RopeCon 2013, part Saturday (MustaJumala)

I was thinking I’m going to be brief about Saturday, but apparently that was not in the cards. Less pics today, because I just forgot to take them.

Hearty breakfast (read: a lot of calories), although apparently the hotel wasn’t ready for the influx of overweight nerds as much of the food was subpar compared to last year. There were a lot more con-goers at the hotel. Perhaps I’ve now completely corrupted the whole scene with my personal need for a comfortable bed.

2.1 Adventures in Going Big or Going Home
… well, I’ve got nothing

Saturday morning, I took part in a Barbarians of Lemuria game. Its a Sword and Sorcery game in the spirit of Howard and other pulp fantasy writers. You get your share of strange monsters and rascist stereotypes of native people. Both were prominent.

I had some experience with the game from last year. At first, I was going to play a character with some magic and go against the stereotypical warrior. Then I saw the other players making similar characters, so I started from scratch (which doesn’t take long) and made a warrior. Not stereotypical, necessarily, but someone who can do damage with his mighty axe.

The game itself is not very deep. You hit things and you do your best to make it seem cool, so there’s a lot of leaps into huge monsters, chopping off heads, using the environment to your benefit and stuff like that.

Now, I had a secondary goal. I had promised to take part in the Live Bloodbowl tournament. So, I needed to get out of this game on time. Thankfully, the GM had managed to wrangle himself a spot on the game run by D. Vincent Baker, so he had a time limit as well.

I didn’t manage to kill myself in the game, but it wasn’t for the lack of trying. I did leap at the face of a giant sea serpent while seasick, then to the top of its head after it had thrown me down, threw an axe at a native, thereby losing my only weapon (although I did kill him against the odds), and later on I tried to get eaten by a giant worm/snail monster. Admittedly, I did let the red shirts take some of the risks, because if I die, I die like man, in combat, not like a red shirt, in a trap.

2.2 There’s an Actual Ball?
The Awkward Sight of Shirtless Nerds

Lauri has some pictures of this, so maybe I’ll edit this later on to add them. We’ll see.

There wasn’t any mention of this on the RopeCon website, but we had knowledge of this beforehand, so we had assembled a team. The team did have a few last minute additions, because of scheduling, but we had a team of four dwarves and a kraken disguised cleverly as our ogre reinforcement.

The other teams were our nemeses, the orcs, the undead and two different hobbit teams. For a single elimination tournament, five is obviously a very inconvenient number of teams. I guess we sort of got the bye for the first round… I don’t know. I couldn’t really follow what was happening. I do know we lost our only game to the orcs (who had… some insider help), but I personally got a moral victory by achieving more takedowns than being on the receiving end, so no problems there. Although, we dwarves don’t know when to quit, so wait until next year, Joonas. We’re not quite through yet.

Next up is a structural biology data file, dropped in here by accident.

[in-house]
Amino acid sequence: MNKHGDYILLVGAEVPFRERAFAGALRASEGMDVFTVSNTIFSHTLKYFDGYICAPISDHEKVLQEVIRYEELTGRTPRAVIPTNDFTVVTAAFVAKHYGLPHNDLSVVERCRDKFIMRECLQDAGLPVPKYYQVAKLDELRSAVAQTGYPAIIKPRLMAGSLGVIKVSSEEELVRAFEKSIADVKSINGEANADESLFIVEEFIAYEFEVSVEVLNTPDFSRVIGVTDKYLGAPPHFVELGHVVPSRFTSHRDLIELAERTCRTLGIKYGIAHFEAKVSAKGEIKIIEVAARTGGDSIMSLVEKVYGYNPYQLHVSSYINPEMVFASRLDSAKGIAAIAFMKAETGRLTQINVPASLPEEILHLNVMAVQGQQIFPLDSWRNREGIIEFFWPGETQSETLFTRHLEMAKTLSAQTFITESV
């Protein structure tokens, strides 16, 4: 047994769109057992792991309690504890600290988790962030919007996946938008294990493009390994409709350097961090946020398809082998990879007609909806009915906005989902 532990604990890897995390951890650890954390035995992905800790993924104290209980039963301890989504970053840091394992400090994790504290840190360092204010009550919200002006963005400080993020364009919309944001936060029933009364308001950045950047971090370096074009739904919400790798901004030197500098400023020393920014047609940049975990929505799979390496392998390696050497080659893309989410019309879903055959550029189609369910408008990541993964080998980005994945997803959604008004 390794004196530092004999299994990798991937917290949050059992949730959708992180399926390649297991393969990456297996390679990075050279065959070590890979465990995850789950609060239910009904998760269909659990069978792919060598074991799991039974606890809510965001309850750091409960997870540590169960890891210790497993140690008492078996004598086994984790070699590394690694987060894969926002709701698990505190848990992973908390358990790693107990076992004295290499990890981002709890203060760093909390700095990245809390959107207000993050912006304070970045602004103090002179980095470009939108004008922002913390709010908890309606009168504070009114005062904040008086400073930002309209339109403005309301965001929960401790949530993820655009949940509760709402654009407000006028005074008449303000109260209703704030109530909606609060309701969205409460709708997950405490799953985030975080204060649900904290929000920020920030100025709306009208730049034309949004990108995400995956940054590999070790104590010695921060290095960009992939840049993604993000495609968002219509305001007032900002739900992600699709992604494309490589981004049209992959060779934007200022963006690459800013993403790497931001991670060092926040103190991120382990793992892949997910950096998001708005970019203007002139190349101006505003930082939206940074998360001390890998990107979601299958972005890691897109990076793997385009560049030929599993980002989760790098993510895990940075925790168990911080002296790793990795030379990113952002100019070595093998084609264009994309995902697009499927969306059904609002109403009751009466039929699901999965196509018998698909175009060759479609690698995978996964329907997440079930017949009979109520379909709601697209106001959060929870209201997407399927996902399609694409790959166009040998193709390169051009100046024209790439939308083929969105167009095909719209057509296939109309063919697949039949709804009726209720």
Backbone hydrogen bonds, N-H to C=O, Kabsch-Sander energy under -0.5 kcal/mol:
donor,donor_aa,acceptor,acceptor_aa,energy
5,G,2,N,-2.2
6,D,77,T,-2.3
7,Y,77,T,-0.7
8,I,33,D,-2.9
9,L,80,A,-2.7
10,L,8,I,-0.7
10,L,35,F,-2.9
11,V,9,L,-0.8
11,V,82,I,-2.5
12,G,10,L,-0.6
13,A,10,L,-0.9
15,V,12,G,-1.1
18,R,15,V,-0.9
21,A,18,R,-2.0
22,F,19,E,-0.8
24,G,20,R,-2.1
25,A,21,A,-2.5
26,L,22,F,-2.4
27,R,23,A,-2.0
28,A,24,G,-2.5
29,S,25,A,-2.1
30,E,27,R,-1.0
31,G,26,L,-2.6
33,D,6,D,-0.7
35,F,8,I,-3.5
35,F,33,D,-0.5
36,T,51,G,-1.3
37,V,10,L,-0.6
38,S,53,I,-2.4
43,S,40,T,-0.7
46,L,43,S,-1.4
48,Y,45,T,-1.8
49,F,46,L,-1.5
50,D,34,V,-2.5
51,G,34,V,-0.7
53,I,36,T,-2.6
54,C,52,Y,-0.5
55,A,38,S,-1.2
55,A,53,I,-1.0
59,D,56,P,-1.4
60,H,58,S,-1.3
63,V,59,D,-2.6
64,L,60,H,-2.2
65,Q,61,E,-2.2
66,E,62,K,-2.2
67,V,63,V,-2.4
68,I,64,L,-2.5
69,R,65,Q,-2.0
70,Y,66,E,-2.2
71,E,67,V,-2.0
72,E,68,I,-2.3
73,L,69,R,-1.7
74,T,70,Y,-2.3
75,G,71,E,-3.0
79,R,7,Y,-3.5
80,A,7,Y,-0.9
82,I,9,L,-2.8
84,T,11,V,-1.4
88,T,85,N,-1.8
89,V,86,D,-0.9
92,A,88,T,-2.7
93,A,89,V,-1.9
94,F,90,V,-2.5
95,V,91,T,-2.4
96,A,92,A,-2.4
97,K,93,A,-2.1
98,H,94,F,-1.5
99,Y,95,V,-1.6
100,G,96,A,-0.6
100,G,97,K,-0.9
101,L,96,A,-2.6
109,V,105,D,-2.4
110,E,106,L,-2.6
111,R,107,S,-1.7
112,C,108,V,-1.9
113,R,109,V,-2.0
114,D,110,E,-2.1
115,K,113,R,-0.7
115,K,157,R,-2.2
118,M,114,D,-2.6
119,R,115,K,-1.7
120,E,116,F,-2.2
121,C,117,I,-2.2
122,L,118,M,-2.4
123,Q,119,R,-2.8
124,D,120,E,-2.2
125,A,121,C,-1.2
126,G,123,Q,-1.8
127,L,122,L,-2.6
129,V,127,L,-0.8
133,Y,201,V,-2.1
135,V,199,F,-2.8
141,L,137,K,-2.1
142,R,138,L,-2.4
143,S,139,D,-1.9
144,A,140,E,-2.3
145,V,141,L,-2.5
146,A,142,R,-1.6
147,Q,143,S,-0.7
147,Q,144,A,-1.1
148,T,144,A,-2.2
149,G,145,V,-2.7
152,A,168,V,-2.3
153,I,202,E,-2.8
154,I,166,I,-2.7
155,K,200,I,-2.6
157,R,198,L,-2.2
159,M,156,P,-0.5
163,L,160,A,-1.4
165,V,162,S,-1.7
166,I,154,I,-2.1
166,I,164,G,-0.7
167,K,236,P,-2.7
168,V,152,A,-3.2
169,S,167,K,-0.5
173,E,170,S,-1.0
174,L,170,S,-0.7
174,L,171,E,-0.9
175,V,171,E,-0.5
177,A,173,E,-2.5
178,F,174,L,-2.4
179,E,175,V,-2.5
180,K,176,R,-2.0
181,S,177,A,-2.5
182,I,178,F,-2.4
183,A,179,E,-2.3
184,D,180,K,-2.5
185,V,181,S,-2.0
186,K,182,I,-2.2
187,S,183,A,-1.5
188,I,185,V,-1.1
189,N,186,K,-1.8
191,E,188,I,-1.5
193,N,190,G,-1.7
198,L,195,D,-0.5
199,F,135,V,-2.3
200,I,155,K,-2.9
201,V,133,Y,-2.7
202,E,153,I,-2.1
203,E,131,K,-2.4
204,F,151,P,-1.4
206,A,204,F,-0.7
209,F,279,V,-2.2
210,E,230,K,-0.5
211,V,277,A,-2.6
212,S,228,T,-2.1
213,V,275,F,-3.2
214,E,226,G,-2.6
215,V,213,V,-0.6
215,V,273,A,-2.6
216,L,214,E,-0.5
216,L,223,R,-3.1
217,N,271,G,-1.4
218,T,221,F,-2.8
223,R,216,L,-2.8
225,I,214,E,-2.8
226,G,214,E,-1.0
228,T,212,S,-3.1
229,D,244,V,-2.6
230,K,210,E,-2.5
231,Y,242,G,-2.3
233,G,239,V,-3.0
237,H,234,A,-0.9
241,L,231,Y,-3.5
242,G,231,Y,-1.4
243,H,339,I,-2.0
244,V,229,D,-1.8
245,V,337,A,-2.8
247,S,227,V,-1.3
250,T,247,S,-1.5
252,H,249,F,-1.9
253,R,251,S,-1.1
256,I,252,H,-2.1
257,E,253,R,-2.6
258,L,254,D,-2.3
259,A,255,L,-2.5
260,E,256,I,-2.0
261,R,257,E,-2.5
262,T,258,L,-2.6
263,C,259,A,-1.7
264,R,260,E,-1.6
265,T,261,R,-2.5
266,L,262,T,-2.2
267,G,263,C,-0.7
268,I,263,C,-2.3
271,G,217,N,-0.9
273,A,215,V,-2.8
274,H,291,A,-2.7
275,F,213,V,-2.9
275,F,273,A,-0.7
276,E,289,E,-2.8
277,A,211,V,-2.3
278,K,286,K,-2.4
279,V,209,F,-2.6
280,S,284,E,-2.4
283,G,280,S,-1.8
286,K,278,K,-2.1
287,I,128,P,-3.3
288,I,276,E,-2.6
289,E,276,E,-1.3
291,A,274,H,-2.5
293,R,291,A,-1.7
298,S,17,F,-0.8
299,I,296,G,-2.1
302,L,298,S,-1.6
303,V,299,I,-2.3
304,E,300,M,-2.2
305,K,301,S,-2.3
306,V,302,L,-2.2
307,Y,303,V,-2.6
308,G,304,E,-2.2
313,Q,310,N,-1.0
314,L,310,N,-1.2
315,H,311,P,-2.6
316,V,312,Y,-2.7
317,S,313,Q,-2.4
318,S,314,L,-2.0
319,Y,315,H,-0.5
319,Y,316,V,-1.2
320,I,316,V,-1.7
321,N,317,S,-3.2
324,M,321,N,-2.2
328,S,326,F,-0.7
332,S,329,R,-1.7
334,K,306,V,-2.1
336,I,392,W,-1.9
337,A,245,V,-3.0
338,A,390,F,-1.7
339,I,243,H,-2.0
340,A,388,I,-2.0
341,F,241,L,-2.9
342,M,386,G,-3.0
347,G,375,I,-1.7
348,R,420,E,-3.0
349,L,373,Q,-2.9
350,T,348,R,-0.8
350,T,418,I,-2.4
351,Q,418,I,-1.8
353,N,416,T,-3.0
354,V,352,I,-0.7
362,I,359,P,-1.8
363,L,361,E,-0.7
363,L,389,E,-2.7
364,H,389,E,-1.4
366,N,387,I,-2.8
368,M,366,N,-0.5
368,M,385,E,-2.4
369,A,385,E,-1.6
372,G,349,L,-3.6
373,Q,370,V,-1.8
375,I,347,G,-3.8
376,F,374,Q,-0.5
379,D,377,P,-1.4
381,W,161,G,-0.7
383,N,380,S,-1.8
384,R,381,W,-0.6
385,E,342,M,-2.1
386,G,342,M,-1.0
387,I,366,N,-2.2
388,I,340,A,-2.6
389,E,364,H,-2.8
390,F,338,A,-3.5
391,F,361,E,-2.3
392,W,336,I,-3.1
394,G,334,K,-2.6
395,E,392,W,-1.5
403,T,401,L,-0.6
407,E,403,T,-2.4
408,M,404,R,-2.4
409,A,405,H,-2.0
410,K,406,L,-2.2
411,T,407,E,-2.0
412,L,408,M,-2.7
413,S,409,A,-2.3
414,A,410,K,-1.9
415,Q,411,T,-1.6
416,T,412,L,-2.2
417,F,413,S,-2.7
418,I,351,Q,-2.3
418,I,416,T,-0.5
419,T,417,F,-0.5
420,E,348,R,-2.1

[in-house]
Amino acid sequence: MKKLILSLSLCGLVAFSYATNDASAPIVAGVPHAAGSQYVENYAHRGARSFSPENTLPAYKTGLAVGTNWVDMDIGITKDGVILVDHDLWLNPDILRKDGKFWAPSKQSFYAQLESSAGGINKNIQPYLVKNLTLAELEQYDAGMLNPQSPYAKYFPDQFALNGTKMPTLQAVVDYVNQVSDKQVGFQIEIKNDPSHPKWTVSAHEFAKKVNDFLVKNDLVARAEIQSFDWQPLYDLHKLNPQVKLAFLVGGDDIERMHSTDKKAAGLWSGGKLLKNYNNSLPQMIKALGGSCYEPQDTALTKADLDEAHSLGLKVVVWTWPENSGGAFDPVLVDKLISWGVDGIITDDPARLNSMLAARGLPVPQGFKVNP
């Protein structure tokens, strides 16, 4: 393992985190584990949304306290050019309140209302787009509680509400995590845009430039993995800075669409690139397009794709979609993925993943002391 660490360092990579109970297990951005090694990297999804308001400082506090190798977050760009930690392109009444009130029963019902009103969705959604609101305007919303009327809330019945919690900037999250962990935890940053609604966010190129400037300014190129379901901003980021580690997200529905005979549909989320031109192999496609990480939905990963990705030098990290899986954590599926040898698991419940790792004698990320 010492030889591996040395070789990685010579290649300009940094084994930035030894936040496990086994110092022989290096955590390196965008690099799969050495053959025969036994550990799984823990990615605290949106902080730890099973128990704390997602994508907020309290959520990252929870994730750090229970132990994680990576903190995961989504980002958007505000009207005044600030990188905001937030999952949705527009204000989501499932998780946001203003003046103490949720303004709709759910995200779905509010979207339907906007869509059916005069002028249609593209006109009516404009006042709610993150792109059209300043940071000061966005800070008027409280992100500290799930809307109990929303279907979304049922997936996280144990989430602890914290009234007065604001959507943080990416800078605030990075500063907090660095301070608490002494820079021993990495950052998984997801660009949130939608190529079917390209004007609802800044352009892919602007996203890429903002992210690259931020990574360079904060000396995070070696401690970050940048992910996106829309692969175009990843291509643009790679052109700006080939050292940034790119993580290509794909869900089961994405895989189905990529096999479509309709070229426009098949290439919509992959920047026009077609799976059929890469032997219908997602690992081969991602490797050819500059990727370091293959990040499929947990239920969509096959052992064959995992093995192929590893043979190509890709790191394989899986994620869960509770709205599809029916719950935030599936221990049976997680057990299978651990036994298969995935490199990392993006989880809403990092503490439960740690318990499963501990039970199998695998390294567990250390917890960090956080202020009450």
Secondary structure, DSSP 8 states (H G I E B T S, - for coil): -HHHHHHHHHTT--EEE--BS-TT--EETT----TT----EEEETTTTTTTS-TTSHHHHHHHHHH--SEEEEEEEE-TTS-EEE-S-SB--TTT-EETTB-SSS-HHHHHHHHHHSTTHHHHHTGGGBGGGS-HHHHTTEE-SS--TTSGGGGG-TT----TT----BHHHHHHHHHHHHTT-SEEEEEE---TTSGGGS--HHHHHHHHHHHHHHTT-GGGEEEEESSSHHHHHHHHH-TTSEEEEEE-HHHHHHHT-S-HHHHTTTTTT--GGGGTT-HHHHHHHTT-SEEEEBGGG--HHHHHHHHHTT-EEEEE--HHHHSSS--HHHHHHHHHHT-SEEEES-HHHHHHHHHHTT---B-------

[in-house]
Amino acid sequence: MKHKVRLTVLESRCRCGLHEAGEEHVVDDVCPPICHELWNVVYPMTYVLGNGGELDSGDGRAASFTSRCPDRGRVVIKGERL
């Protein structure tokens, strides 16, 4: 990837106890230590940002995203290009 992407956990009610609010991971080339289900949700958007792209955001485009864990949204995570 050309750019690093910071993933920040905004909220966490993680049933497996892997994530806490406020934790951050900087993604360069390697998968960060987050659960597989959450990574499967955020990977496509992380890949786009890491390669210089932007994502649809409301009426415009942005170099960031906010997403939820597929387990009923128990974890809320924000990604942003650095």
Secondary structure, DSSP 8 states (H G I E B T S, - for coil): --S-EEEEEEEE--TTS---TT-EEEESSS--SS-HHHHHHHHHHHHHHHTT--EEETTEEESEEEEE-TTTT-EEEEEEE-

All in all, too much waiting around. Some players were very good, like the Cute Hobbit (anyone there knows who I’m talking about) seemed to always read the situation very well and anticipate what the opponents would do. Wasn’t enough though. Generally, not really a spectator sport, although we made some attempts of being a more of a spectacle. On the other hand, there’s only so much you can do with a bunch of shirtless, overweight nerds.

Life of a Vorthos
Nice Idea, But Not Really For Me

As defined by Mark Rosewater, Vorthos is the kind of player who is mostly interested in the flavor. Keep this in mind. I am not such a player, which you should also keep in mind.

I went to a demo of a game called Serpent’s Tongue. Their preferred web address seems to be Its an interesting idea and I bet there are lots of players out there who think this would make a great game. I’m just not one of them, being more on the Spikey (out there to prove something) end of the spectrum (I probably shouldn’t call it a spectrum, but you get what I mean).

The basic idea is that you have spellbook. Actually more literally than in most games. You insert spells into the book and cast them from there. This involves both verbalizing and in some cases hand motions. This is where they lose me. If verbalizing and the motions had actual in-game meaning, instead of being a simple exercise in reading the cards correctly, I might have enjoyed it more.

The demo put its emphasis on the flavor, so the game mechanics didn’t shine that much. From what I saw, its a game of adversarial reasoning, in other words trying to outthink your opponent by being able to predict how he or she will play the game. I can’t say the tools for this are really there, because I saw so little of the game itself, but I suppose they are.

I don’t think the emphasis on flavor is a mistake. If the game is about that, why go elsewhere?

Again, this is not a game for me, but if flavor is your thing, you shouldn’t let my stance deter you from buying it. Also, I’m not sure they want it publicized, so I won’t put the code here, but they did have a special price for con-goers. If you want the code (which is eligible until August 4th of 2013), contact me. I’ll see what I can do.

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